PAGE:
Editor’s note from Lou: I got back from Europe last night. Landed in Salt Lake City so I’m strategically positioned for the Outdoor Retailer trade show, otherwise known as the Temple of Gear (all hail). To that end, I thought we’d fire up a few gear reviews we’ve got waiting in the wings. That way I get a few hours breather from blogging while I check out what’s new. But don’t despair, I’ve got more trip reports from Europe, plus more Scarpa and Dynafit stuff from the old country. For now, here is something from Jason, one of the now grown mountain boys who’s been around WildSnow HQ since he was a tot.
I’ve been testing the GoLite Pinyon Ridge synthetic jacket as a replacement for carrying around a heavyweight fleece layer. Mostly for backcountry skiing, but it’ll probably end up being used during elk chasing and other mountain activities. I’m happy with the changeover.
The Pinyon packs smaller in the backpack and weighs less than a fleece per unit warmth. Although it slightly heavier than a down alternative, it insulates even if it gets wet. (Yes, Virginia, there is a reason famed alpinist Steve House uses a synthetic puffy instead of down.) The jacket has “zonal” insulation, simply a fancy word for placing thicker insulation in the torso and less in the sleeves. Building this way can reduce weight and bulk a bit , so good, but I don’t think it’s that big a deal.
Whoever designed this jacket did a good job for tall low-fat guys like me, e.g., the length in the sleeves and the torso is a little longer than most other synthetic shells I’ve tried, and the torso cut is slim. A fit like that looks nice (have I progressed past the XXL look?) and also provides better warming than a jacket that is too big in the chest.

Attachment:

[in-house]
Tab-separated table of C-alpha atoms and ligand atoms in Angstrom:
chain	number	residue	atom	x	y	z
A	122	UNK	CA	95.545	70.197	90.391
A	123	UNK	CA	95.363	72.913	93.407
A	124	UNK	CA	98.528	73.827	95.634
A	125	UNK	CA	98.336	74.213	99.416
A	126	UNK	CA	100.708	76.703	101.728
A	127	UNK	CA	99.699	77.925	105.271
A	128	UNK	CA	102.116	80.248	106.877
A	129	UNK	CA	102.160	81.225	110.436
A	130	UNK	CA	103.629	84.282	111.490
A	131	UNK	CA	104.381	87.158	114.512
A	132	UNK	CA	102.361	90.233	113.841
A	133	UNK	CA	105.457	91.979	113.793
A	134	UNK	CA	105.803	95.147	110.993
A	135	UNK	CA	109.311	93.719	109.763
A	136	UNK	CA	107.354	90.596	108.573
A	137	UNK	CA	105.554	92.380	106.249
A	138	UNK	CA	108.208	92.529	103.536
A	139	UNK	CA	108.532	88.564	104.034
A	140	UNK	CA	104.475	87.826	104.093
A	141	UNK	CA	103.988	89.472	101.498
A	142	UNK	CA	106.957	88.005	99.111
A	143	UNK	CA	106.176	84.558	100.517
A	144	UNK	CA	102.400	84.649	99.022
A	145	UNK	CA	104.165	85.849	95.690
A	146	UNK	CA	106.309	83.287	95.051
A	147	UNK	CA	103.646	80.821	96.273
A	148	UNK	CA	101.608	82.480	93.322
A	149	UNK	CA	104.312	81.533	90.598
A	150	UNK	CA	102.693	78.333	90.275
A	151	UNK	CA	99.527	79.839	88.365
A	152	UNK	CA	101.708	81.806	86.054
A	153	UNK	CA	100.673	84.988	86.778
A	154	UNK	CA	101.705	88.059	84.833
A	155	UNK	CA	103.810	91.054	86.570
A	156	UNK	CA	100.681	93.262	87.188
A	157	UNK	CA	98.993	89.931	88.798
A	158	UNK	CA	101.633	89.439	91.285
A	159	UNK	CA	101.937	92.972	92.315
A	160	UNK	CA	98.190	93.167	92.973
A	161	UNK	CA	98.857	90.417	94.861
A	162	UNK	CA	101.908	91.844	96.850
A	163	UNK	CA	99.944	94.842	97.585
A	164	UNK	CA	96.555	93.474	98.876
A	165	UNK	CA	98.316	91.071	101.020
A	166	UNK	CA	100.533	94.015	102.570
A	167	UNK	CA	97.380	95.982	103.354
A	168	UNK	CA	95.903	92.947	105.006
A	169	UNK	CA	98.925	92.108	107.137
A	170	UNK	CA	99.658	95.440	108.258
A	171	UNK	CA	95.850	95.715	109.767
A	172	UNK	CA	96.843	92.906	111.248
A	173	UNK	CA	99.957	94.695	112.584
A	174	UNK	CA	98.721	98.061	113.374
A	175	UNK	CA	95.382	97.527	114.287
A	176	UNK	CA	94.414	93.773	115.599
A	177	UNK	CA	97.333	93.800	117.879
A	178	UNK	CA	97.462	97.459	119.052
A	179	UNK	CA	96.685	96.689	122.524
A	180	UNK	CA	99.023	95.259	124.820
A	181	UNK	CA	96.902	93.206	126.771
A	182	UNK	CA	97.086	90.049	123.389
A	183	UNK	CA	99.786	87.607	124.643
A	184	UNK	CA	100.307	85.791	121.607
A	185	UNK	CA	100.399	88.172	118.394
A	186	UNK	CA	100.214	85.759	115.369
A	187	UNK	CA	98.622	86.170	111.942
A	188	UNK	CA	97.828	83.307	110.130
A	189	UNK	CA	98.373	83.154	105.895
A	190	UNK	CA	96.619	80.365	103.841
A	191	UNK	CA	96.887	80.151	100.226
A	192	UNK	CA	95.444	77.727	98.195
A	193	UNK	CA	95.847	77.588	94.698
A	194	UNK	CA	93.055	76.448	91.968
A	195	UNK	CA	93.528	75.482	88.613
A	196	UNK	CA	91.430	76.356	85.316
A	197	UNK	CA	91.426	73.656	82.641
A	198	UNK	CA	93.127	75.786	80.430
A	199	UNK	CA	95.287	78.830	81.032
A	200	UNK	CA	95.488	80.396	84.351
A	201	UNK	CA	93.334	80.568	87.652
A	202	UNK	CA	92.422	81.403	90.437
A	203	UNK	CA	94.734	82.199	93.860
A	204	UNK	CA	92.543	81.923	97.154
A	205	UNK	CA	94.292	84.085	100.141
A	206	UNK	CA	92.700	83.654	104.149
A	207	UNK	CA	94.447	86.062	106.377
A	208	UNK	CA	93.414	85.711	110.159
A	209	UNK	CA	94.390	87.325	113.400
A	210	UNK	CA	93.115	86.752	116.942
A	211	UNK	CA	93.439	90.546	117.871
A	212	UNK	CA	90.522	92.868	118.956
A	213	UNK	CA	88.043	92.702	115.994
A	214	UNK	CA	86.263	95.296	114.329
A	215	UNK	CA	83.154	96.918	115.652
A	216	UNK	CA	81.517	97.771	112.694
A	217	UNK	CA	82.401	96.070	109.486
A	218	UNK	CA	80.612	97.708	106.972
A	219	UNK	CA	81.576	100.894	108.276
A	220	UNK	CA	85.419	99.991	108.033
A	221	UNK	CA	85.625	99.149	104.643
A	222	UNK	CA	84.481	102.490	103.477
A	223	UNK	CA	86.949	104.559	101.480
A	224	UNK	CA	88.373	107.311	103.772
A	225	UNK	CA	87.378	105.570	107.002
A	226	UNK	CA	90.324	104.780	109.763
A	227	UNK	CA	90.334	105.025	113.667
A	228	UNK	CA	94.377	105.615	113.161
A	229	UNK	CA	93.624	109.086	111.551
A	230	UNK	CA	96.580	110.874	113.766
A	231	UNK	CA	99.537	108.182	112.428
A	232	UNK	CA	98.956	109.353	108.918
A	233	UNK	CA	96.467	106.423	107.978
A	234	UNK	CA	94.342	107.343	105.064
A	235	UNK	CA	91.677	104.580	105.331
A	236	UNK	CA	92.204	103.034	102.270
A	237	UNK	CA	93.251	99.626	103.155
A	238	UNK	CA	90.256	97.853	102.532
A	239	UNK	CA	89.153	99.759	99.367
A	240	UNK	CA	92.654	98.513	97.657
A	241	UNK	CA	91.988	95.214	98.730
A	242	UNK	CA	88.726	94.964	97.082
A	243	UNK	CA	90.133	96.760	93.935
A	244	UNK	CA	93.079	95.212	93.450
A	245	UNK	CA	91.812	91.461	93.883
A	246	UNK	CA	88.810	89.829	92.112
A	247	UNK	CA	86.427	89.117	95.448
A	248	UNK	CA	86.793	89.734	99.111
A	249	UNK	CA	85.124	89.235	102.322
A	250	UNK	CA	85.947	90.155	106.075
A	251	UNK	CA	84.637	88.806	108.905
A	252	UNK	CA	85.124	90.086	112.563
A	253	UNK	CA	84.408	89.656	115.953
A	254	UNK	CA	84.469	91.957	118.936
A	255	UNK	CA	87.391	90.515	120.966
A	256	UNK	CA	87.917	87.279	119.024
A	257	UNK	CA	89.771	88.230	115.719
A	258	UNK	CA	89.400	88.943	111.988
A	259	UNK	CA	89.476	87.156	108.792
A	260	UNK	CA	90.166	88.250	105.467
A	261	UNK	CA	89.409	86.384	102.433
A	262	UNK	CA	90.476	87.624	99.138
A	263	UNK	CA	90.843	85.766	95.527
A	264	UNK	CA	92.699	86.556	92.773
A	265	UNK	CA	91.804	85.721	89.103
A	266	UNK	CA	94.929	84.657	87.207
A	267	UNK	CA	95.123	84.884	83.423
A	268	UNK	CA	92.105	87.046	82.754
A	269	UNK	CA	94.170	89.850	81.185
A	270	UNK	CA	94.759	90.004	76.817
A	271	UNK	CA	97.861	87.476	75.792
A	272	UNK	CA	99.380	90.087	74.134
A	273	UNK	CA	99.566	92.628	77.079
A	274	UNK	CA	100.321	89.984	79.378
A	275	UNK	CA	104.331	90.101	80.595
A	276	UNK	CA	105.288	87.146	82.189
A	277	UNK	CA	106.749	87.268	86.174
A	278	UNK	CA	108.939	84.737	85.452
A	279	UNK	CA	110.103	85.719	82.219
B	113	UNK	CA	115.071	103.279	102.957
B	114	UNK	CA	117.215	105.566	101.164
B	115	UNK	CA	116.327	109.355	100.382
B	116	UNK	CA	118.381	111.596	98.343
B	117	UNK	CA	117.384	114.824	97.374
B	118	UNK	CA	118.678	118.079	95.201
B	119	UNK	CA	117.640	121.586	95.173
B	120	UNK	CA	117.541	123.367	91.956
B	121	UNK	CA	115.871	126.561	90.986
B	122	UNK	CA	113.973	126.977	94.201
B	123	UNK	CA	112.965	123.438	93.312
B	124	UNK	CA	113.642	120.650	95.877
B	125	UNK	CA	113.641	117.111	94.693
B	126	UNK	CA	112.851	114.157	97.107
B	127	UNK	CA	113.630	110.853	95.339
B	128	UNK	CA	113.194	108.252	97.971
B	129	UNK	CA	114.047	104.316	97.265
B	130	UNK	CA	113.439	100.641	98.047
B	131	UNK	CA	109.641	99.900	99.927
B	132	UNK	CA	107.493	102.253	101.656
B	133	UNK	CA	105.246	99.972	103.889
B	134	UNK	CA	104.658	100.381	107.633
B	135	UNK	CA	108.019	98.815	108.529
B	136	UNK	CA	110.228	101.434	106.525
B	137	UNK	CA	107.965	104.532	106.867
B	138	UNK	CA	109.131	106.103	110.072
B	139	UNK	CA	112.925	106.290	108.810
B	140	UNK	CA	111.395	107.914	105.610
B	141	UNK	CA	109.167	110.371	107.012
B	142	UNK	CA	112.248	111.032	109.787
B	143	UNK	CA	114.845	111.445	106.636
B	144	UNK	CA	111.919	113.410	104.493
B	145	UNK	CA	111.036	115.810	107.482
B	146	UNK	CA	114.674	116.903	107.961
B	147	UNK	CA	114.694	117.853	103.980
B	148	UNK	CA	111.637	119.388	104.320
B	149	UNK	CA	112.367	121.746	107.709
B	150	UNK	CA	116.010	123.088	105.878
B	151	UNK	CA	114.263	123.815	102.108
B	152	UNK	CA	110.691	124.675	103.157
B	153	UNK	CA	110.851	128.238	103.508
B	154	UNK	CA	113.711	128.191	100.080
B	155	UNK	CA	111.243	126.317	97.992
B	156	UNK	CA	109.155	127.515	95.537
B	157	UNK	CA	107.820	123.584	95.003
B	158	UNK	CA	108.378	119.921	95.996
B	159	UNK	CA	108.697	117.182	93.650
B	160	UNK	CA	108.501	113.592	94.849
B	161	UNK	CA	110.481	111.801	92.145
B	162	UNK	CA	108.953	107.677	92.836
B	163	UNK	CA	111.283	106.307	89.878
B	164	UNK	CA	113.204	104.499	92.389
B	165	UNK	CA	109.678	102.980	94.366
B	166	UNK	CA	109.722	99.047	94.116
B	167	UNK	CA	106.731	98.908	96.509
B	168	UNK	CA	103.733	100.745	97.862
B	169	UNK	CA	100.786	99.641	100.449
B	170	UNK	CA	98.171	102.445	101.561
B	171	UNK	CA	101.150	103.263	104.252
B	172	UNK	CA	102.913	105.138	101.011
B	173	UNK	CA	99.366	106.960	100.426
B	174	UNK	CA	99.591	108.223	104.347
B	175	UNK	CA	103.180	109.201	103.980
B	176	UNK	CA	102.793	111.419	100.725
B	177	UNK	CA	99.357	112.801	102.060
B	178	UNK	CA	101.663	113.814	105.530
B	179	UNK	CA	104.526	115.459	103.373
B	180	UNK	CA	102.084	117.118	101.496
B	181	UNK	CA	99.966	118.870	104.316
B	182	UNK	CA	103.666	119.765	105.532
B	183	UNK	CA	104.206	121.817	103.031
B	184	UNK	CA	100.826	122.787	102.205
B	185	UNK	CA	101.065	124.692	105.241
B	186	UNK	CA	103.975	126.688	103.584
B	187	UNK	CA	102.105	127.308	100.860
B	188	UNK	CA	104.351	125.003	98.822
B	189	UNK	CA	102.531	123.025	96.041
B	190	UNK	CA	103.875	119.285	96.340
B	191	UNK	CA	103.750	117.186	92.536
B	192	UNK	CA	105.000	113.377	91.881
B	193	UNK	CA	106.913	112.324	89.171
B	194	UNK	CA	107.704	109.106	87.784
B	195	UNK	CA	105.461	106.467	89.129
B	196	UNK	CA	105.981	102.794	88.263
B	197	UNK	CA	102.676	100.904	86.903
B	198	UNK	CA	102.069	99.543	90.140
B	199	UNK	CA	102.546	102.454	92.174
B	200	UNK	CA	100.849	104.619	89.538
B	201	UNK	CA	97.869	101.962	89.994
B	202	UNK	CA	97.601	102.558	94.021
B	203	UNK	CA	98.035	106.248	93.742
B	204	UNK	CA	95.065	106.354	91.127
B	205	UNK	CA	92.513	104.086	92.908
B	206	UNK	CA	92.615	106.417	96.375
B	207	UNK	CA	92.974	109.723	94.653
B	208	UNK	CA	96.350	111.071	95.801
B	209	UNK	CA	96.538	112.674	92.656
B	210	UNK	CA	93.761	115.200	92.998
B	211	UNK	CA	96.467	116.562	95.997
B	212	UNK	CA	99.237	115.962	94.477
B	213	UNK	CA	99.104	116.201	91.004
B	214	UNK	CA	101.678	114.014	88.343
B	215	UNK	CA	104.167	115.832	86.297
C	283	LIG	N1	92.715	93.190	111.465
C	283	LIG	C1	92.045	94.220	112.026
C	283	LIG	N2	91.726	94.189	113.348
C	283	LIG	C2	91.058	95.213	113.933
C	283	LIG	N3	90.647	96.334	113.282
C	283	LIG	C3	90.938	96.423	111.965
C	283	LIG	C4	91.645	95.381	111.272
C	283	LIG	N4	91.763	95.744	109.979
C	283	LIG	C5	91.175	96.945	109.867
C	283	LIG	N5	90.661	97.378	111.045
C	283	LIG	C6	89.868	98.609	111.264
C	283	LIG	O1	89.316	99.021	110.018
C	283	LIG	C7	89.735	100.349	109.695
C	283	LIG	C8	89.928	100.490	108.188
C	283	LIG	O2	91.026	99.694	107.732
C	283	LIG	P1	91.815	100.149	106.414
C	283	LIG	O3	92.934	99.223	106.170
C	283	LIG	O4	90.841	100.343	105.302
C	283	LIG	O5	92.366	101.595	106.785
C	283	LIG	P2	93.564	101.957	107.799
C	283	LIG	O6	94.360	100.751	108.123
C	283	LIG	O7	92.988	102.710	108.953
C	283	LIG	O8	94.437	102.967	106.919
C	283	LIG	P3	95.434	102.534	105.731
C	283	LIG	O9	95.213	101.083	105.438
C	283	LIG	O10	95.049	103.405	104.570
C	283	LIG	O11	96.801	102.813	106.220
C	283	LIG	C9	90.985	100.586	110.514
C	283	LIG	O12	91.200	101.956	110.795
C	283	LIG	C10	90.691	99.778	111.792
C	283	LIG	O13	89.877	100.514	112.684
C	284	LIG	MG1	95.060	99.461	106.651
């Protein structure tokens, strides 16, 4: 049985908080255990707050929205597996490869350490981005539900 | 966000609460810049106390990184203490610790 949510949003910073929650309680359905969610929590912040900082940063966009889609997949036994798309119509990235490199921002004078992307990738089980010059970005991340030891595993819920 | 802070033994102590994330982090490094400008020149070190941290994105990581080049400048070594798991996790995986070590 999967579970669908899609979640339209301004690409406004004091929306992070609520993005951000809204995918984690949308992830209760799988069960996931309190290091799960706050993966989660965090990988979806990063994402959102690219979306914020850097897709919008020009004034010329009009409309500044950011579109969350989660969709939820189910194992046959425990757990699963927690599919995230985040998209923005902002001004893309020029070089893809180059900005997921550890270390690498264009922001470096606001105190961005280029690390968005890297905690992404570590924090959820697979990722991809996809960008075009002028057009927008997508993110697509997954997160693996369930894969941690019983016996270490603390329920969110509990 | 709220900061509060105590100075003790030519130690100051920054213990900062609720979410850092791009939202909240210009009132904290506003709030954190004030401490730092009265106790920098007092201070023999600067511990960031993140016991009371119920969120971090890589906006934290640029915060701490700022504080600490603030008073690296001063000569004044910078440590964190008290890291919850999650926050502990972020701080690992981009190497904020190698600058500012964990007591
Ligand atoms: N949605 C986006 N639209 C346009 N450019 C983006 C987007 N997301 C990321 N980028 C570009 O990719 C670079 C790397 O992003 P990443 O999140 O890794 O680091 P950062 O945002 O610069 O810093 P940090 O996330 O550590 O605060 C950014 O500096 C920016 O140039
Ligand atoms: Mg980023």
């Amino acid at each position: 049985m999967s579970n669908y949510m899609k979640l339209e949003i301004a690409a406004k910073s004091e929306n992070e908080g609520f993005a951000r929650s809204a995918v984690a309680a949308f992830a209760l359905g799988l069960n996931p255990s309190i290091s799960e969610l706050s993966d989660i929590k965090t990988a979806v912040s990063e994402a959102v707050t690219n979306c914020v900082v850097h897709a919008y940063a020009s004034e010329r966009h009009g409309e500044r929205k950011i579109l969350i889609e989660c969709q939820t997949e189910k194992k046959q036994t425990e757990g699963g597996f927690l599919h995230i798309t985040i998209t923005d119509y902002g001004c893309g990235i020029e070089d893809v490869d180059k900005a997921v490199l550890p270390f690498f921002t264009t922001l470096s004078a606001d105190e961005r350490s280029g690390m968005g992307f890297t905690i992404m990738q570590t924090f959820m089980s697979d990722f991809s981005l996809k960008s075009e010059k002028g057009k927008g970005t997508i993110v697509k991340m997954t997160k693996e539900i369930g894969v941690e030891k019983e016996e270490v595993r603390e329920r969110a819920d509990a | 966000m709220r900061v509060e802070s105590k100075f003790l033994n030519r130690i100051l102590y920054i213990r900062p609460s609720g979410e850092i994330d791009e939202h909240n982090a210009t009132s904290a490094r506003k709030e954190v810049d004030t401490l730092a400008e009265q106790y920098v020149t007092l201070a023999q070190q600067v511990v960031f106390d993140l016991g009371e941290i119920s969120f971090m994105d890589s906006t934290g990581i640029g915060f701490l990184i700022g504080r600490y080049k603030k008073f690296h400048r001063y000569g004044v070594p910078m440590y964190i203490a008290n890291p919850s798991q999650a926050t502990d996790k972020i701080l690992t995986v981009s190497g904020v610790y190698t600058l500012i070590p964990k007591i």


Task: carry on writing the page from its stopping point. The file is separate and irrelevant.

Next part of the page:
Pinyon comes armed with YKK zippers (nothing better), and three good, zippered, pocket placements (two slash pockets and a chest pocket) for your trinkets.
The hood is detachable! If you don’t like it, take it off. As most of you backcountry skiing Wildersnowers seem to always want to know, yes, the hood fits a helmet, it’s thus a bit large when used on a helmet-less head, but still works.
Only downside, you have to be careful because the exterior of the jacket is lightweight polyester and will tear easily if snagged on a tree branch or ski pole. That said, this is synthetic so a tear is only an aesthetic issue — you’re not going to spray feathers like you do when you tear a down puffy. Also, I feel a jacket like this is a layering piece, so in my scheme, it’ll be under a more beefy shell much of the time.
I tested the Pinyon on a couple tours so far involving some good skinning, skiing and snowmobiling and don’t have any complaints. It insulates. I’m a happy guy. This one is staying in the quiver or on the bod.
Beyond our regular guest bloggers who have their own profiles, some of our one-timers end up being categorized under this generic profile. Once they do a few posts, we build a category. In any case, we sure appreciate ALL the WildSnow guest bloggers!